2. What have I decided to stop doing or do less of this year?

Hmmm I am praying there are less cat rescues this year so I have more time for herbal things..

3. What are my plans for next year?

I am getting ready to try a form of seed germination called Winter Sown!

Press more botanical samples and work on my stillroom book more.

4. What would I like to do more of this year?

Last year I acquired some longish deep concrete planting boxes and transplant some catnip and peppermint into them. I found this so handy for keeping the plants really clean and well tended. I would like to do a few more of these container type gardens. Dandelion, plantain, violets and a few others are the plans. These can be placed in appropriate areas as far as the plants needs are concerned. I just really want to wild forage and garden more in general!

5. What would I like to do differently?

Besides rescue less cats? I would really like to figure out a great herb drying system… Difficult in my home due to lack of space..working on that..

6. Who/ what can help me achieve this?

My husband. We have a lovely slide in truck camper that would be perfect for herb drying… Try to convince him to move it on to brick patio in back gardens instead of where it is now at a different one of our properties.. Or, haul the plants to where the camper is.. which is time consuming and with the grandchildren to tend in the summer.. hard to accomplish.. need to try to manage time even better, so I need to help myself with this also.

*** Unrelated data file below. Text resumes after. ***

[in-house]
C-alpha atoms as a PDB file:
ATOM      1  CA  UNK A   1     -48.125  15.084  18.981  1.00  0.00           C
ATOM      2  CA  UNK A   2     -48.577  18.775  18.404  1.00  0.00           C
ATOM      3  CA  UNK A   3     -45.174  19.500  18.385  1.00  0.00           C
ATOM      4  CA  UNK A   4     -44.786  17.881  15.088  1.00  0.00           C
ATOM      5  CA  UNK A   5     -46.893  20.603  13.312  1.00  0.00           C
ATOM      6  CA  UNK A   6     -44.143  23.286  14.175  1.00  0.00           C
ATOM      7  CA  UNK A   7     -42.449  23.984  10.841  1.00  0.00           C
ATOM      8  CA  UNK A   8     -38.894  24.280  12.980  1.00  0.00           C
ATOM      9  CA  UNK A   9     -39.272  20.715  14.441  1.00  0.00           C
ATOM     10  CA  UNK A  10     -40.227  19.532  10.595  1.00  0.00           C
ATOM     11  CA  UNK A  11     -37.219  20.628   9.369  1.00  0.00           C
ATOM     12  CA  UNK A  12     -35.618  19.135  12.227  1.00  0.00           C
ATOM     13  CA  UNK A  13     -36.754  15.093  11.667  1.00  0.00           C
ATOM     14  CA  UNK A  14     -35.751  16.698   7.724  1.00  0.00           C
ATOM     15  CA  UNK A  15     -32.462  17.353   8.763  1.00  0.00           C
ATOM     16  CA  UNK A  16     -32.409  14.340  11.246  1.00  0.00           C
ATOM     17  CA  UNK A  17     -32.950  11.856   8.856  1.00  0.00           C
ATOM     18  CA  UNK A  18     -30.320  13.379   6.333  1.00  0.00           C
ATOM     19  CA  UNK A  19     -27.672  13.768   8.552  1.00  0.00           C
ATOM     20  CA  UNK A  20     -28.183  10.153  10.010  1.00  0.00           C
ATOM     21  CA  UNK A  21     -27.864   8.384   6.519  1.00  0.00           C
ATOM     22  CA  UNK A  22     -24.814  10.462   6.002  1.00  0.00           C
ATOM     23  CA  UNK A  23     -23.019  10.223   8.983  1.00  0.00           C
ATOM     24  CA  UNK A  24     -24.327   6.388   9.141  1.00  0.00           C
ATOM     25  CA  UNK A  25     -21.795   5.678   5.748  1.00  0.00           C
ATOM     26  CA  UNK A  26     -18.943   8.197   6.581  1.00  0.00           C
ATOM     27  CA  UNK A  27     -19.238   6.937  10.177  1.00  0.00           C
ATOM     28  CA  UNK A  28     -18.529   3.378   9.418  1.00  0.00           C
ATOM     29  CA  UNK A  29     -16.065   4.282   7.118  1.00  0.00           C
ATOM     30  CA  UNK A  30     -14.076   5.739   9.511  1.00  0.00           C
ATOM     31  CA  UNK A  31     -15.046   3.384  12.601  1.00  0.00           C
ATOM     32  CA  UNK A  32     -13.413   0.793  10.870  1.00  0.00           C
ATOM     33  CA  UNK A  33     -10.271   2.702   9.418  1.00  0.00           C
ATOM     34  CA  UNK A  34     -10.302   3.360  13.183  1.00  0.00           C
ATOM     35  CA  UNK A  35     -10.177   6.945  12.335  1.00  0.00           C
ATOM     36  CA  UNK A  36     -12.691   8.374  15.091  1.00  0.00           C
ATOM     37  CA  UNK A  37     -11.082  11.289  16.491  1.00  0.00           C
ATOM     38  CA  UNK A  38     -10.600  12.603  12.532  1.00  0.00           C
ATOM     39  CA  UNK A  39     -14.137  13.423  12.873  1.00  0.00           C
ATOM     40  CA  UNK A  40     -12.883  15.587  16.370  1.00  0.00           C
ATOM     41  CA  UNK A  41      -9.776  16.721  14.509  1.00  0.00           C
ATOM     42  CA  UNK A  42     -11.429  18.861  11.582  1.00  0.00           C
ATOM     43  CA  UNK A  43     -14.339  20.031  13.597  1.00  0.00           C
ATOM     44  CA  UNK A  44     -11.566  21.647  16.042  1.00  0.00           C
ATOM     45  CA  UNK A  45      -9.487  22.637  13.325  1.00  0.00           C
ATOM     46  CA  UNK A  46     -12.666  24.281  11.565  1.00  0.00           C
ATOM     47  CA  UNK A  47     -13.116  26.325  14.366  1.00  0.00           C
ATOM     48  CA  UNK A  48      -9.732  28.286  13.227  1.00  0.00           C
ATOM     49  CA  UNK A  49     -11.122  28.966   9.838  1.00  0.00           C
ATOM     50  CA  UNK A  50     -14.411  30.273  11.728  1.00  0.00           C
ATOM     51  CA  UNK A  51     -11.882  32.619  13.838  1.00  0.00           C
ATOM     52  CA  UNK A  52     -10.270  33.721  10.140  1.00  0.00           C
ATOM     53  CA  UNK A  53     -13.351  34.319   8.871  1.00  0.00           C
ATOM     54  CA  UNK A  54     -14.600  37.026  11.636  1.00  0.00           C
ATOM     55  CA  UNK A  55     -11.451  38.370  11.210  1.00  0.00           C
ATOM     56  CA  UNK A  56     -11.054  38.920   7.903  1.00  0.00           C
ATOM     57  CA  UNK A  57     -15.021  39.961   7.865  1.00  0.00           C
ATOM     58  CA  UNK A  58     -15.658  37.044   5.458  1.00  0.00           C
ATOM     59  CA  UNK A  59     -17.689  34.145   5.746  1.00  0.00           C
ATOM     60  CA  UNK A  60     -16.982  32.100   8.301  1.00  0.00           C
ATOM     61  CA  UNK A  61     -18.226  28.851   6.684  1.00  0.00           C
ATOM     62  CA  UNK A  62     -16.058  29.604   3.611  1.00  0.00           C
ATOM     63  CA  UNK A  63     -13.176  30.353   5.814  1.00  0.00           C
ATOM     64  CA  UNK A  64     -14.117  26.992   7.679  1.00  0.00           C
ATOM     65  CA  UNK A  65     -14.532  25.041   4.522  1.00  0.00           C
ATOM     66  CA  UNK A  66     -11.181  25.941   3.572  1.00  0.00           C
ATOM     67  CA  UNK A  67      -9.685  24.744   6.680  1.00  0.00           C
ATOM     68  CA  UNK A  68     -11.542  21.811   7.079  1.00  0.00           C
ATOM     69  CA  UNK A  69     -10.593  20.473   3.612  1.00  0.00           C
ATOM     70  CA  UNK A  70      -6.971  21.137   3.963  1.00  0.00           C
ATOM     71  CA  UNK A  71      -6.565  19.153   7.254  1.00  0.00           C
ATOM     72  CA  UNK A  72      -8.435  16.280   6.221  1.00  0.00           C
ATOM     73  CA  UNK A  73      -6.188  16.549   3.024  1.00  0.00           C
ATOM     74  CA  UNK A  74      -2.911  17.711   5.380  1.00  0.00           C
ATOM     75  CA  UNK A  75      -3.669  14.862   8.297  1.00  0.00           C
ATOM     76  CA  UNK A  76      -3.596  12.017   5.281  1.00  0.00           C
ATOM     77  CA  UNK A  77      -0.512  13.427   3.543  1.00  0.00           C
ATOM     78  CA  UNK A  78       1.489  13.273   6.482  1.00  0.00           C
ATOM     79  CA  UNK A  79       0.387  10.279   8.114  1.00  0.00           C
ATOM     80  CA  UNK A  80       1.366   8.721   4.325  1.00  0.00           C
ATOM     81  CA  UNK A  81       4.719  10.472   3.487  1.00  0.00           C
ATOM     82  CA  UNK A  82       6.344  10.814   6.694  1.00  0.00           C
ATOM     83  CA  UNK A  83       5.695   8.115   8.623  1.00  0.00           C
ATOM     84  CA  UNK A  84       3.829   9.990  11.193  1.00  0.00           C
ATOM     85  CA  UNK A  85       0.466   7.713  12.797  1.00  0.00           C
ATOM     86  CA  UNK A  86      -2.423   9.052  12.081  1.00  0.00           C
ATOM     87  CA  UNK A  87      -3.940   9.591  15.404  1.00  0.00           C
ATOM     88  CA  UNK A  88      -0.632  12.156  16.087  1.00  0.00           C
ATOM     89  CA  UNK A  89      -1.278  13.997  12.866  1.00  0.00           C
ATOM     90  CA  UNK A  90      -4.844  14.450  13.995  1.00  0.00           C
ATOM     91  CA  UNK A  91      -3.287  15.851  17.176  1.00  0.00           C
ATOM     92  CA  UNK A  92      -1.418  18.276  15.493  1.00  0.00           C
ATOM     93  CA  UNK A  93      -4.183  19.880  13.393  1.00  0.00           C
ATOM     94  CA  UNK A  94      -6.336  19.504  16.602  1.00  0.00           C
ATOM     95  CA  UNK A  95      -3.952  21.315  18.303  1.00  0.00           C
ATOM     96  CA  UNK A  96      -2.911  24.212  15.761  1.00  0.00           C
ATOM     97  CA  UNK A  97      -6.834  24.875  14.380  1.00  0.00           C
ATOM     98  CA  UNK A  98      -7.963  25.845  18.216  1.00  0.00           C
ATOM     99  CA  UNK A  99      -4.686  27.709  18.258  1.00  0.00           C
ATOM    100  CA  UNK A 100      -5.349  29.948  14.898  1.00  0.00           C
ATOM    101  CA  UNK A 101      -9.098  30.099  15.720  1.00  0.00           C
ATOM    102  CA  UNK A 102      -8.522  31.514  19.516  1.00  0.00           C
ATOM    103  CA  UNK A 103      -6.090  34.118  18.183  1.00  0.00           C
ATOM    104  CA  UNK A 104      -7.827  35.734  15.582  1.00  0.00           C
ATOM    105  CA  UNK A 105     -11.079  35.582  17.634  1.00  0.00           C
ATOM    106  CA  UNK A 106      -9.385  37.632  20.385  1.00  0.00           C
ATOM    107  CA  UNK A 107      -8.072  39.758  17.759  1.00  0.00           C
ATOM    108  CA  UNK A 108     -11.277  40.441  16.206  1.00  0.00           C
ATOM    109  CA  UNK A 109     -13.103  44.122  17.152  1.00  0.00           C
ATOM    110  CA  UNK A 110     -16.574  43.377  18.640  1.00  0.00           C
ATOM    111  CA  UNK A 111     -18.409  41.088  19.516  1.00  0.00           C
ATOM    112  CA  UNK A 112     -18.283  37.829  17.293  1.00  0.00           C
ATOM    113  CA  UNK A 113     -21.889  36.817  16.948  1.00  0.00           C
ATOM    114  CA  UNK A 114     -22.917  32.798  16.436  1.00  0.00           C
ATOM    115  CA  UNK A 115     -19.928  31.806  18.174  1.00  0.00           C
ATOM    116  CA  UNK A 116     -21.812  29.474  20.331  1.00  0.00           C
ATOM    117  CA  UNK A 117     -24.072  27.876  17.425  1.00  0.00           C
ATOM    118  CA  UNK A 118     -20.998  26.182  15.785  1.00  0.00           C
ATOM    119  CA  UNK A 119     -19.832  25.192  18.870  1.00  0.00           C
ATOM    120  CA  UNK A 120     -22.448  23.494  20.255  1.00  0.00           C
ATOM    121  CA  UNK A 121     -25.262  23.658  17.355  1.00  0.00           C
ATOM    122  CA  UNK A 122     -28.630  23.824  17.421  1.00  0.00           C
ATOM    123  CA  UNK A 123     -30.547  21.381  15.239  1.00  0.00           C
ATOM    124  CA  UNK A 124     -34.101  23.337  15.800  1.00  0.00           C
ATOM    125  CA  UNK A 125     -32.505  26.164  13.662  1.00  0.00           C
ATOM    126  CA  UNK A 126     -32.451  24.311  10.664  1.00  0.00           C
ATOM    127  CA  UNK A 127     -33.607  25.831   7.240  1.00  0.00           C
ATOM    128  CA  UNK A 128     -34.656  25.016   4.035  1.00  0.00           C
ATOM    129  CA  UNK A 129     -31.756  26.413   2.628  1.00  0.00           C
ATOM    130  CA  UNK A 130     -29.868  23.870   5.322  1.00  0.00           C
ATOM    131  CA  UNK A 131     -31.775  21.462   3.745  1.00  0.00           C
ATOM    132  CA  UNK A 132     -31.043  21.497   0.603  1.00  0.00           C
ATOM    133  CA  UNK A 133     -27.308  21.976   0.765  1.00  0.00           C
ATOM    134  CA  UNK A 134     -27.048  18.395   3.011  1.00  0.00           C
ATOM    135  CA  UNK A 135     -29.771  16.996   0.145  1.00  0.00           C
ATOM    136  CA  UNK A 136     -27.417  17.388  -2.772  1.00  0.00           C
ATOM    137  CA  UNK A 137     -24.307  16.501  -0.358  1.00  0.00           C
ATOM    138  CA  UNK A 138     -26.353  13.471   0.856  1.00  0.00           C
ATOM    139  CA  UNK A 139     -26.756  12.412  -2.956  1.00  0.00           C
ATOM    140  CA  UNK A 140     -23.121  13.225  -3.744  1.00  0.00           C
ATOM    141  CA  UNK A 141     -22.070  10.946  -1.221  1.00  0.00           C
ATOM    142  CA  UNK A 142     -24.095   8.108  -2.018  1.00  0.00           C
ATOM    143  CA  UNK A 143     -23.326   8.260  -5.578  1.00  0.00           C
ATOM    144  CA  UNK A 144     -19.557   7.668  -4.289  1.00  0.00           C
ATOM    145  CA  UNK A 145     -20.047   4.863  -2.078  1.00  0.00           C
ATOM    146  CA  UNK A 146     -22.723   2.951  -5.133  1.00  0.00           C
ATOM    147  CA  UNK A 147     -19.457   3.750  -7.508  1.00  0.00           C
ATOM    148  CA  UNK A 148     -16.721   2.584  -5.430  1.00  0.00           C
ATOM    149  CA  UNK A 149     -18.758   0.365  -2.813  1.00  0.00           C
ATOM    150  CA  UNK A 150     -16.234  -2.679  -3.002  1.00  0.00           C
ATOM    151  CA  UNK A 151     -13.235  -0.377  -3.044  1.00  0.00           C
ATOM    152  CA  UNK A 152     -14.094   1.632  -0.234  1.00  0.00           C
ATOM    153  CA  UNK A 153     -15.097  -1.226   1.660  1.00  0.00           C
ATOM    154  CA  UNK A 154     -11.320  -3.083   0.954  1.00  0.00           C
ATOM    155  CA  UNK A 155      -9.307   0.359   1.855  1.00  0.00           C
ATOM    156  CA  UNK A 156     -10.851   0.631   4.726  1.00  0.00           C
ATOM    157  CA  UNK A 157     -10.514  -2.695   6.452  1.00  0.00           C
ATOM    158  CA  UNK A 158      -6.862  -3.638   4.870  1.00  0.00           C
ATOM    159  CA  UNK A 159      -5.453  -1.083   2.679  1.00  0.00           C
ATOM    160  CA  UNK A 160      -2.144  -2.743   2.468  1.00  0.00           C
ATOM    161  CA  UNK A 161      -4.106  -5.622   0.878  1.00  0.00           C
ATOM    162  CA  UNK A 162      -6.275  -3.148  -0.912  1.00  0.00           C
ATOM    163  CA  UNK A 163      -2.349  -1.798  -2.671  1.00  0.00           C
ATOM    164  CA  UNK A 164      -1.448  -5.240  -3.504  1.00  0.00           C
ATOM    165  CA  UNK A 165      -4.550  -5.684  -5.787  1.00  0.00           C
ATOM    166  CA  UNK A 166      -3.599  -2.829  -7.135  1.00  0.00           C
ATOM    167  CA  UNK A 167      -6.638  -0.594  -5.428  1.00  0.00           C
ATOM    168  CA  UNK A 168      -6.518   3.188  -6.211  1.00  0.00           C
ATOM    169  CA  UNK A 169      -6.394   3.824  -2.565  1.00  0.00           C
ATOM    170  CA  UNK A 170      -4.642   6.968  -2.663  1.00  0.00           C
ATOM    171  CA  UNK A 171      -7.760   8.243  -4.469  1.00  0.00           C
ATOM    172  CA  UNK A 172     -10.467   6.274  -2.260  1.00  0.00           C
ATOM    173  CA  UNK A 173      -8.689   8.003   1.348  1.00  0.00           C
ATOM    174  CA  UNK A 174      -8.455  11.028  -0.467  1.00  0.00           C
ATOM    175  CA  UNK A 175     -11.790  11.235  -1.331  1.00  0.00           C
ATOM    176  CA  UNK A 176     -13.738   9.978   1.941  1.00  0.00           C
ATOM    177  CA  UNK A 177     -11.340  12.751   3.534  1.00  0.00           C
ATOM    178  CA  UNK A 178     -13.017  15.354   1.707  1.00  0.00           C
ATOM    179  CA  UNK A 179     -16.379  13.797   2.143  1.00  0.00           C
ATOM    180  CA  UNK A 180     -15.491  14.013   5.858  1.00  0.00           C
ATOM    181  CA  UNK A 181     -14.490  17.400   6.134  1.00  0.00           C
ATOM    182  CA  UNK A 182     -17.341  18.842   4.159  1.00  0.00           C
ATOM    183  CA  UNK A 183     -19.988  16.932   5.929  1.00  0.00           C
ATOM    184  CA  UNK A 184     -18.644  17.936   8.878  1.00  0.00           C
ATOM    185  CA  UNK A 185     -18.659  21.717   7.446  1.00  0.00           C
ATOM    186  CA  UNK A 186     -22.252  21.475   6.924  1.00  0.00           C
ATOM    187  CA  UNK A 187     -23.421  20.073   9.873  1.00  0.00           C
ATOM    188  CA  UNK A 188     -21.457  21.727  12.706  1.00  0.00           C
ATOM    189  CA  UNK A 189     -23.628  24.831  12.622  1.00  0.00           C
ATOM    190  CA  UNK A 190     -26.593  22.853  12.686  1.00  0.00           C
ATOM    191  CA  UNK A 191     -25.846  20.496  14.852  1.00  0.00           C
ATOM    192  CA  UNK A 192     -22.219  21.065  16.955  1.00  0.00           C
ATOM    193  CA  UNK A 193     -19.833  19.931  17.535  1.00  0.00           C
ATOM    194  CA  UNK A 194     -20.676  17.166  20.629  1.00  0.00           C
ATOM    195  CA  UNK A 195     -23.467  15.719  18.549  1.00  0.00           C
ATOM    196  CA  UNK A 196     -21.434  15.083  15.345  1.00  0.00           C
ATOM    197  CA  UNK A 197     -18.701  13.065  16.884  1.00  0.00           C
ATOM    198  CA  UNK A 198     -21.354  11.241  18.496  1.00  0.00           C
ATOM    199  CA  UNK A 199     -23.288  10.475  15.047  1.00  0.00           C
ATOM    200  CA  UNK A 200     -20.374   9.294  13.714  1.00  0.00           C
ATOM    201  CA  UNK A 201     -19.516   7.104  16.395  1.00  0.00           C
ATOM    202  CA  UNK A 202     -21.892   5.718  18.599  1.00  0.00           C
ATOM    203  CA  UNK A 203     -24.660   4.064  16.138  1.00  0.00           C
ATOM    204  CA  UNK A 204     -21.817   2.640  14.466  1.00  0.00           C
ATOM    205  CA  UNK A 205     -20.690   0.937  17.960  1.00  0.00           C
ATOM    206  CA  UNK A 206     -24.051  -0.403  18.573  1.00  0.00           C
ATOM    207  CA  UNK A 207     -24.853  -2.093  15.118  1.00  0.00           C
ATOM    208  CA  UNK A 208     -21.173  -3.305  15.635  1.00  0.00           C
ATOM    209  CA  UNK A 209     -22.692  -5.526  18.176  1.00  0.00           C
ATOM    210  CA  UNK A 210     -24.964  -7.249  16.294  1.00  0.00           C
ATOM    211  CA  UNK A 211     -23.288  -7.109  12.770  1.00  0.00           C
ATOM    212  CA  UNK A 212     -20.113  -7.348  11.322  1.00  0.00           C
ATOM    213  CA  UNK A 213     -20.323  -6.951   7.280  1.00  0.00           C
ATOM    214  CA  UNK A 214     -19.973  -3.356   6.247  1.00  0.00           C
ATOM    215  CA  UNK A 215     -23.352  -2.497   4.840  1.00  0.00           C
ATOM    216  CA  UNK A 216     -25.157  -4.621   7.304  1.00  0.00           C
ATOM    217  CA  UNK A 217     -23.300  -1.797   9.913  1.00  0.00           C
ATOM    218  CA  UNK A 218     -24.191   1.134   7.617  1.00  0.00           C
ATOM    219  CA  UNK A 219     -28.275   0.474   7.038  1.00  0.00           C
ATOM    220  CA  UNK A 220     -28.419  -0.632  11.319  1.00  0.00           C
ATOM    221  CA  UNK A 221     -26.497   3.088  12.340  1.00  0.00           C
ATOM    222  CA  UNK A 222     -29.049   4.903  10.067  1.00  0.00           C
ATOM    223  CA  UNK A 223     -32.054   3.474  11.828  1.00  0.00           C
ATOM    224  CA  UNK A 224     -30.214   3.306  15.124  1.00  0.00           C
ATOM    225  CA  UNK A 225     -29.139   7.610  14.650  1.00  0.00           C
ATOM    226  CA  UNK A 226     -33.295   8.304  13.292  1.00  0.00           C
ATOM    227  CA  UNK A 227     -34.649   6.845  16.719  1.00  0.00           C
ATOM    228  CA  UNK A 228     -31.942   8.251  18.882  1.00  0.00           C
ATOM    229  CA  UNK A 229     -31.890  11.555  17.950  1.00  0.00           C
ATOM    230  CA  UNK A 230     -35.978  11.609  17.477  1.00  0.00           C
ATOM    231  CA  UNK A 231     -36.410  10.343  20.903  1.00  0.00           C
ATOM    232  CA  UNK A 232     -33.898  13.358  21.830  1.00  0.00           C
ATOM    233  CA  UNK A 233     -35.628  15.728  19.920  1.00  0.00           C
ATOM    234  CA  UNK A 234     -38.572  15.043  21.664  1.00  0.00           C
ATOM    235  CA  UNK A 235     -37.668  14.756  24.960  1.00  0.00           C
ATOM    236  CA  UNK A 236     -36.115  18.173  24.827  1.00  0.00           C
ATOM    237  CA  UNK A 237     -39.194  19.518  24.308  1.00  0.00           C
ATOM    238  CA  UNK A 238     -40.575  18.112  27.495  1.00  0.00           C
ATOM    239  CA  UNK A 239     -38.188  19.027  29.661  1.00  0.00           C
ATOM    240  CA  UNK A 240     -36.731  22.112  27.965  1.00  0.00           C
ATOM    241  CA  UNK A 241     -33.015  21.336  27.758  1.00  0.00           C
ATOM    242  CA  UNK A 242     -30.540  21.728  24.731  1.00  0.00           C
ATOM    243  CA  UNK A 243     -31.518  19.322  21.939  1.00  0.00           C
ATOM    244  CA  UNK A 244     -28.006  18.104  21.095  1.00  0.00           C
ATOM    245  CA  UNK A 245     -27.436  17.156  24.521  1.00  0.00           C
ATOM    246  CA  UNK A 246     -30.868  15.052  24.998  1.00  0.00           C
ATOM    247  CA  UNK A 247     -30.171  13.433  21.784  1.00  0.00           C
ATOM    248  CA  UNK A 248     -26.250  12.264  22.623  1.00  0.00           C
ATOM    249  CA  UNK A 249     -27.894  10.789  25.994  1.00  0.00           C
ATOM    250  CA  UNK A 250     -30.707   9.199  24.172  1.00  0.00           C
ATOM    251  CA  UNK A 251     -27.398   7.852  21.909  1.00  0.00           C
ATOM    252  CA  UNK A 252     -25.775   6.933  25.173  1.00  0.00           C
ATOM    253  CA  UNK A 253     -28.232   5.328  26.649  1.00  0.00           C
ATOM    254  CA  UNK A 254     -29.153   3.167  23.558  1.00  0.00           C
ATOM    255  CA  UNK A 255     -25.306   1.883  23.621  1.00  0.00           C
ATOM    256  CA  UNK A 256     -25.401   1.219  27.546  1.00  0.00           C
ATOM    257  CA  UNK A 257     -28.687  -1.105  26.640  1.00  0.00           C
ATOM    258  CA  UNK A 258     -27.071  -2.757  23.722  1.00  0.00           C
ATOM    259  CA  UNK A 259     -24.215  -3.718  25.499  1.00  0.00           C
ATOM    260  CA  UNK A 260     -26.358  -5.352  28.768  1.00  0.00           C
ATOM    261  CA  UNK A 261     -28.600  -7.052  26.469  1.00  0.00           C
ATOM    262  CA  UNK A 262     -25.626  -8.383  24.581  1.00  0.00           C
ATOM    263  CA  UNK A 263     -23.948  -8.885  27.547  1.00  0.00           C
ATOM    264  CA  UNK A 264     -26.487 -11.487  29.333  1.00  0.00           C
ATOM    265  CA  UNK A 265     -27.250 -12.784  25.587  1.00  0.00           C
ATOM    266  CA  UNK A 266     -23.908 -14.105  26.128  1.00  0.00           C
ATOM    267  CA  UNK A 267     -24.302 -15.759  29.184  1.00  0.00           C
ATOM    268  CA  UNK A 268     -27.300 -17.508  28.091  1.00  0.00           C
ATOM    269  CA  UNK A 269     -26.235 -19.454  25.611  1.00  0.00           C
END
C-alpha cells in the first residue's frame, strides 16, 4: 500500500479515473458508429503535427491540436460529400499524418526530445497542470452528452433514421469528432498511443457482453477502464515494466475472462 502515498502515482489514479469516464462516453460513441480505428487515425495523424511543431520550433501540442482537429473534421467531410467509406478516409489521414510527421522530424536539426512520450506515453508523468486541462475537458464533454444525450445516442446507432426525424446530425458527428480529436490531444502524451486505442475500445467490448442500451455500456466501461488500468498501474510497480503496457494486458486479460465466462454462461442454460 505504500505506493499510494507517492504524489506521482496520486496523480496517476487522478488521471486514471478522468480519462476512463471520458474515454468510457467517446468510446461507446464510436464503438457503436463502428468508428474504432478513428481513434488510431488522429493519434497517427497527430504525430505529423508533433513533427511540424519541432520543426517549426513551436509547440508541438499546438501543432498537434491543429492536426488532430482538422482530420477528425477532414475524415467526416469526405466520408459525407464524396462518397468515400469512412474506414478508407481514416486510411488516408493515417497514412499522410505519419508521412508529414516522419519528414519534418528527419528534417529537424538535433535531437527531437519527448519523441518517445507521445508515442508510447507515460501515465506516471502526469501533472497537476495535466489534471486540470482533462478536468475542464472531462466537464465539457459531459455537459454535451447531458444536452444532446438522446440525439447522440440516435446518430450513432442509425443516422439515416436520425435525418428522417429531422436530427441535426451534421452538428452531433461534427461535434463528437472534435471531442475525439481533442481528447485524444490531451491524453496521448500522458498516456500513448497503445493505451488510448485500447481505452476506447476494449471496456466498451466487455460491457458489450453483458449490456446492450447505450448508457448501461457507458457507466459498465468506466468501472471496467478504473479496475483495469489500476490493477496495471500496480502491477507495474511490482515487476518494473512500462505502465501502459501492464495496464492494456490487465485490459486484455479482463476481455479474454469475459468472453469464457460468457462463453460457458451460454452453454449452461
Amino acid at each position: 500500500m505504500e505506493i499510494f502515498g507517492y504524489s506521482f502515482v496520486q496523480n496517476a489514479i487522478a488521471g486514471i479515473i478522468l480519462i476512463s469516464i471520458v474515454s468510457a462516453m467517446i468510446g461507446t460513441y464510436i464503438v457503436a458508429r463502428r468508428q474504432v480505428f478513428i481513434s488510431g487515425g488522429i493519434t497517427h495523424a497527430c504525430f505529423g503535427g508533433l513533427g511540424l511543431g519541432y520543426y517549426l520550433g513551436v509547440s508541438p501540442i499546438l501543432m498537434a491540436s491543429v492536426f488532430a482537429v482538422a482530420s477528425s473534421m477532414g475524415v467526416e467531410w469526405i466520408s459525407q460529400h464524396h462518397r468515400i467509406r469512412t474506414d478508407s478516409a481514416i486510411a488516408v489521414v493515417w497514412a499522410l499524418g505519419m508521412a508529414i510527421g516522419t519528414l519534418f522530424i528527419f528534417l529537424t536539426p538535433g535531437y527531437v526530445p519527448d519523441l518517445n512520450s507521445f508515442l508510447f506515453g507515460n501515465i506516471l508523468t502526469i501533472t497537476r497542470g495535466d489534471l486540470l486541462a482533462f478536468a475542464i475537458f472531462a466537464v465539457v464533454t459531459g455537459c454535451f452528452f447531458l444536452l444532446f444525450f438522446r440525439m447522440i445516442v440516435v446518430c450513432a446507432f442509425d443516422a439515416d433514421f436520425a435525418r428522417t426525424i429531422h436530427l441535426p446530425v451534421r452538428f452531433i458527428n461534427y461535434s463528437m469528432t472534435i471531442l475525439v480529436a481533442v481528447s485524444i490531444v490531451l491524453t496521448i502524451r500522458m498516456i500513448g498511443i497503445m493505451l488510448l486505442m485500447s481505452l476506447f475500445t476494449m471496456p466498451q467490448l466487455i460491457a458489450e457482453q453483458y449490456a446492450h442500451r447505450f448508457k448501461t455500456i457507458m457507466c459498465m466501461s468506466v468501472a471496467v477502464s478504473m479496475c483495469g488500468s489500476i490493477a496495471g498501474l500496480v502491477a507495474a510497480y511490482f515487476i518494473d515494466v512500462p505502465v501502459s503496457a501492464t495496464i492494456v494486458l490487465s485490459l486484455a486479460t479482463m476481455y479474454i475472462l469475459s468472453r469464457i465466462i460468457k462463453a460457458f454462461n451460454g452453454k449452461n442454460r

Sunday, January 20, 2013

Skull Structure Study: Focus on Eyes, Nose, Sinuses, and Ears

skull                   ( Courtesy of WikiMedia Commons )
The skull is the protective case for the brain and the organs of sight, taste, hearing, balance and smell. It has two main parts: the cranium or brain case and the facial bones. It is divisible into two parts :
the Cranium consisting of 8 bones which lodge and protect the brain. There names are:
Frontal, Parietal (2), Occipital, Temporals (2), Sphenoidal, Ethmoidal
and the Facial Bones which number 14:
Nasal (2), Maxillae (2) , Lacrimal (2) , Zygomatic (2), Palatines (2), Inferior Nasal Conchae (2), Vomer,  and Mandible
For a total of 22 bones making up the structure of the skull.
The base of the skull is stronger and thicker than the top and sides, and has many openings for blood vessels, nerves and tubes to pass through. The facial bones enclose the front of the brain and form the openings for the eyes and nasal and oral cavities. The mandible is the only movable bone of the skull.
When you inhale air, it passes through a series of chambers and passageways that conditions, cleans and warm it before it reaches your lungs. The air first enters your body through two nostrils, which open into two large chambers, the nasal cavity. These cavities also contribute to resonance and timber of your voice. Explains why your voice sounds different when you are congested, doesn’t it ;^)